-Texas
    -Kansas
    -West Virginia
    -Haskell (was a boarding school at the time, achieved university status in 1993, fielded football from 1895-1938 and from 1990-2015)
    -Carlisle (another boarding school that existed from 1879-1918, never was a college but routinely dominated the top college programs at the time)

    Washington University still fields a football program at the DIII level, and still plays at Francis Field 117 years later.

    Anyway, I thought that was interesting. Here are the scores for the games for those interested:

    American football at the Summer Olympics - Wikipedia

    Last edited by SW_Mustang; 02-19-2021, 11:39 AM.

  • #2
    Thanks for posting this! If I knew this I would have been targeting Drury to add GLVC football along with Lewis, Bellarmine and Southern Indiana. Don't know how schools continue to rob students of Saturday game days in the fall and all that goes with it. Gave up on the GLVC when football playing St Joe folded and nonfootball Bellarmine left.

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    • #3
      Originally posted by michiganfb View Post
      Thanks for posting this! If I knew this I would have been targeting Drury to add GLVC football along with Lewis, Bellarmine and Southern Indiana. Don't know how schools continue to rob students of Saturday game days in the fall and all that goes with it. Gave up on the GLVC when football playing St Joe folded and nonfootball Bellarmine left.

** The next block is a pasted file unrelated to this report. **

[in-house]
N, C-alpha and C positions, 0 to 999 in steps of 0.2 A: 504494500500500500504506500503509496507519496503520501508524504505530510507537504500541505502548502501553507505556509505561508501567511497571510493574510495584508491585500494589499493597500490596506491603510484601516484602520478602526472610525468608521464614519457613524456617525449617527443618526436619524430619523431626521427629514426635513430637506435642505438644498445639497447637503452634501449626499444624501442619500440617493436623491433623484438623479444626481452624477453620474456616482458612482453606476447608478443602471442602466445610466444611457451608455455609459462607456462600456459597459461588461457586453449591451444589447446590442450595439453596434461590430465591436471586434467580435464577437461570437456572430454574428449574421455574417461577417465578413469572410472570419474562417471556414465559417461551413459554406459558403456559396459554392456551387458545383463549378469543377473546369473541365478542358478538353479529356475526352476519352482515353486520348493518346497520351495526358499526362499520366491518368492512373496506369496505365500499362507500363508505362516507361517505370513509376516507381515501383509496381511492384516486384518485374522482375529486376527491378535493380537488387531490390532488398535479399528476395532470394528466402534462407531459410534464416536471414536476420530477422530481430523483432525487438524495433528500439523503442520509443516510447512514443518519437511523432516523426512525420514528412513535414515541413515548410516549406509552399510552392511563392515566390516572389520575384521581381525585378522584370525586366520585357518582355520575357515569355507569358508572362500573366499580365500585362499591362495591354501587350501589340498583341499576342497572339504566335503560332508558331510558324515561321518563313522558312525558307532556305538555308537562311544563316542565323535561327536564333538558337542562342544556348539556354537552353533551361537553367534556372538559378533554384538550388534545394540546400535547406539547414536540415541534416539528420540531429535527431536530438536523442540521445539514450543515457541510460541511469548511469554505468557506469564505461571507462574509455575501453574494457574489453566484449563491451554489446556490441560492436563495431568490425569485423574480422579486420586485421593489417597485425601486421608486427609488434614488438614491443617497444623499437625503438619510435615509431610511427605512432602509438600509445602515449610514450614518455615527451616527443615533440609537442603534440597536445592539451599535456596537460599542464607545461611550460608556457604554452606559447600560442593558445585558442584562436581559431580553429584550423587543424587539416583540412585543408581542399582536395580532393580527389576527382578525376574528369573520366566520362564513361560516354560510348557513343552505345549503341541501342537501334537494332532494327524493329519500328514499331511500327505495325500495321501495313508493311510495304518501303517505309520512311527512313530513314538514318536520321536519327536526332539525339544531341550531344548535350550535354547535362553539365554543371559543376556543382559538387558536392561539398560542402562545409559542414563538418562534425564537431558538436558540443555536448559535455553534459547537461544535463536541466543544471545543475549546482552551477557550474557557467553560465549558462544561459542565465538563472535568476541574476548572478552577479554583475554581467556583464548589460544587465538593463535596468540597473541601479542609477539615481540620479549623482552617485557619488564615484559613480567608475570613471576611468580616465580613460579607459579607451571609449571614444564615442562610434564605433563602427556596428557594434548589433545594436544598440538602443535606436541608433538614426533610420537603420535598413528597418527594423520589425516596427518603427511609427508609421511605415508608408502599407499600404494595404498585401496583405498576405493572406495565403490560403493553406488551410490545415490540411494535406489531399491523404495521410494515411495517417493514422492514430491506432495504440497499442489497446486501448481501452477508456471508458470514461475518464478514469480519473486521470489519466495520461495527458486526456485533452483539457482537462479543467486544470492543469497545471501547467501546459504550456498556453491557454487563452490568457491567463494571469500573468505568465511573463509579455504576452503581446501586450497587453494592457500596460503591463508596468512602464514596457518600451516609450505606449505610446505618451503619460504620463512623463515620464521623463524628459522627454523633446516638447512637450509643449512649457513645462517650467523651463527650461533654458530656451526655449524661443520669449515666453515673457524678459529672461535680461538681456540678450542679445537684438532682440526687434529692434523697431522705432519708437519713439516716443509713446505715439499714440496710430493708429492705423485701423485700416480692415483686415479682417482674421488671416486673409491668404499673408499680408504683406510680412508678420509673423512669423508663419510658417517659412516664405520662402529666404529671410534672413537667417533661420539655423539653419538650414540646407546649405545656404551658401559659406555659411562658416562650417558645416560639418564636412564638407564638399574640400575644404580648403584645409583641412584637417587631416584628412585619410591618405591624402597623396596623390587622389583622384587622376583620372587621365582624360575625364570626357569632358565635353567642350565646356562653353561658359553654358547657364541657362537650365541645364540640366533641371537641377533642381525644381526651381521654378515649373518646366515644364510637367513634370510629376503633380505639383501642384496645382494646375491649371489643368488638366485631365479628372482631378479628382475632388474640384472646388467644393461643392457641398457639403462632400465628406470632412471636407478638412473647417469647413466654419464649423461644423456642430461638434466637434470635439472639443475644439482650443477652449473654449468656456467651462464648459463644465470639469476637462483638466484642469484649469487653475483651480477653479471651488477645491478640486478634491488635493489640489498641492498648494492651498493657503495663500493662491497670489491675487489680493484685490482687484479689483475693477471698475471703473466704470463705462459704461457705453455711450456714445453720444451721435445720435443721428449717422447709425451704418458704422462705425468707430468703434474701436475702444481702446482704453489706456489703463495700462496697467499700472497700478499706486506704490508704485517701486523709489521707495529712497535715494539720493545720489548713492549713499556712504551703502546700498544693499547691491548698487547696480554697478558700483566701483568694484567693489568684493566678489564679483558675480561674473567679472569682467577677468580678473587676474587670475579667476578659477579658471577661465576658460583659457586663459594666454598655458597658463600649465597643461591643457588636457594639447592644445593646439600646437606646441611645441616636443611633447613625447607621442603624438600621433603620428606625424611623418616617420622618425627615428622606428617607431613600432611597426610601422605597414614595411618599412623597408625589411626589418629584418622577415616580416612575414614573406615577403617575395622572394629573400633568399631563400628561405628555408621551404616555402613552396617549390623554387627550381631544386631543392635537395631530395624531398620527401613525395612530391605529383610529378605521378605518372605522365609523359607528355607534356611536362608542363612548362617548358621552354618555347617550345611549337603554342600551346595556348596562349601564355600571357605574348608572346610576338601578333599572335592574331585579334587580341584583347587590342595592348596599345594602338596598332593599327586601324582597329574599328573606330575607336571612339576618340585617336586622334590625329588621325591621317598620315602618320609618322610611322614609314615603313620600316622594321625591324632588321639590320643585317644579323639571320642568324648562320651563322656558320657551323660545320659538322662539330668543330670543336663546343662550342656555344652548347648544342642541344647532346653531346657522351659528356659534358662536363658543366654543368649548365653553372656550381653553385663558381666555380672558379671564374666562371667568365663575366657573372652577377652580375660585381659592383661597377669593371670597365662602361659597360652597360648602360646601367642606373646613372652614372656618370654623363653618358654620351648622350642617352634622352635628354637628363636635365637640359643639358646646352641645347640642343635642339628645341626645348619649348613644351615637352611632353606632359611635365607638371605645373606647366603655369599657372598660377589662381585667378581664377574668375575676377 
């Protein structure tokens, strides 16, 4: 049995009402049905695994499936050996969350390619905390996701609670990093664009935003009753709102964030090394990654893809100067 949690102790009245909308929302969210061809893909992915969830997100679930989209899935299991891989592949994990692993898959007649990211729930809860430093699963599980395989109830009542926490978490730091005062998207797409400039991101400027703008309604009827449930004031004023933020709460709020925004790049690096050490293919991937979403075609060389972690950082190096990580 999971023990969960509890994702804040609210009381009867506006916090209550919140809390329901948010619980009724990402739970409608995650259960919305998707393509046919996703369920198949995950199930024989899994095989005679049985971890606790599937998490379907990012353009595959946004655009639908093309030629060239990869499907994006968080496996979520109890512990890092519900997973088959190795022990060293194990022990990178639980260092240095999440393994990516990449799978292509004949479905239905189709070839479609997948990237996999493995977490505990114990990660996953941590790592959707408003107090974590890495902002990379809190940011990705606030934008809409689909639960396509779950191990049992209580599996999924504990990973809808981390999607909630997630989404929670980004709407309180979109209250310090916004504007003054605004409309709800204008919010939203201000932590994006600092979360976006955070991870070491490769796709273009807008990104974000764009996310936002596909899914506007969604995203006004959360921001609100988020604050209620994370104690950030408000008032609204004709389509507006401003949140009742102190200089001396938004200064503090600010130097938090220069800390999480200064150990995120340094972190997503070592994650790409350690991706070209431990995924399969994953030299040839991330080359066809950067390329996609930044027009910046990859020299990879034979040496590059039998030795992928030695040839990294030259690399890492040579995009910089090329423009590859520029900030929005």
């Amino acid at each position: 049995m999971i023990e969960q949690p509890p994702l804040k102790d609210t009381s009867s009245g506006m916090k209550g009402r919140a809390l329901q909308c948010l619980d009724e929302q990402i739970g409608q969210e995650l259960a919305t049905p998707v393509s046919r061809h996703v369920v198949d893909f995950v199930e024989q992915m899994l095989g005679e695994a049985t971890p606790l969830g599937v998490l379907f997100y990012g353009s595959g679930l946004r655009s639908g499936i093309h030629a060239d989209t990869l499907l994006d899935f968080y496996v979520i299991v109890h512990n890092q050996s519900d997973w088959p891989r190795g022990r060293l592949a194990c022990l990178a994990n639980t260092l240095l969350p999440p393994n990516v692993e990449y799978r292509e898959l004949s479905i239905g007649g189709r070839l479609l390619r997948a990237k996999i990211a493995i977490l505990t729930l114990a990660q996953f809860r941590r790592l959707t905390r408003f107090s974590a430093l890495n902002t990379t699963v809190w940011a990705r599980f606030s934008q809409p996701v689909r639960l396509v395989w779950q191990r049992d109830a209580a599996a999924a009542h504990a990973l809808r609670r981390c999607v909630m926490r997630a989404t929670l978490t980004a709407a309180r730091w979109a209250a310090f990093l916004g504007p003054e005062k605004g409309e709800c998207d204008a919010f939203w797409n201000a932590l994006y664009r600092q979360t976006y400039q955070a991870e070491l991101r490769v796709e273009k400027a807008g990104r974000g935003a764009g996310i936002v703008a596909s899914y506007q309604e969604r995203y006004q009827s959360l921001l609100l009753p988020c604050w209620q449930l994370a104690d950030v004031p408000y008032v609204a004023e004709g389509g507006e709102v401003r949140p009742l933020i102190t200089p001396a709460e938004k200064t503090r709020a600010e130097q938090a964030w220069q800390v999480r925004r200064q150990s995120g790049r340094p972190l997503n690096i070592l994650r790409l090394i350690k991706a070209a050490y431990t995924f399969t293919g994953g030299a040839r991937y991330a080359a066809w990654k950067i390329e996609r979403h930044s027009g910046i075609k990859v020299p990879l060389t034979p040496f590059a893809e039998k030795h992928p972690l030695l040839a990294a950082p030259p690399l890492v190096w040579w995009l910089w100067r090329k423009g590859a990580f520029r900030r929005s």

You are welcome! I'm glad someone appreciates it - I wasn't sure if anyone would care or not.

      Unfortunately, the information out there is sparse - and the available sources aren't the greatest. Some of it seems to contradict each other too, like Washington University claiming the first gridiron football game was played at Francis in 1905. This was something I whipped up on a slow Friday morning - so there is definitely more I'd like to dig through when I have the time. I also had to sift through a lot of soccer stuff, because the US still referred to soccer as "football" in the early 1900s.

      I also found this piece online - it's a gameday program from Carlisle/Haskell. This is a landmark game in the history of football. They were two of the most dominate programs in the history of the sport. Stated attendance was 12,000 - and Carlisle would be the true Olympic champion if there was one, IMO.



      Anyway, I found it odd that Drury didn't acknowledge this anywhere. I doubt they even still know about it. I'm lucky that I went to a college with a football program. Sure, it wasn't Ohio State or Michigan or Alabama, but it was what it was. Wouldn't have traded those Saturdays for anything, even the cold ones. On one hand, I feel for the kids who don't get to experience it - but on the other, it doesn't appear to be a big priority for most students these days - especially at the smaller schools. I get the work commitments and things of that nature - I had to work most gameday Saturdays, but I went when I could.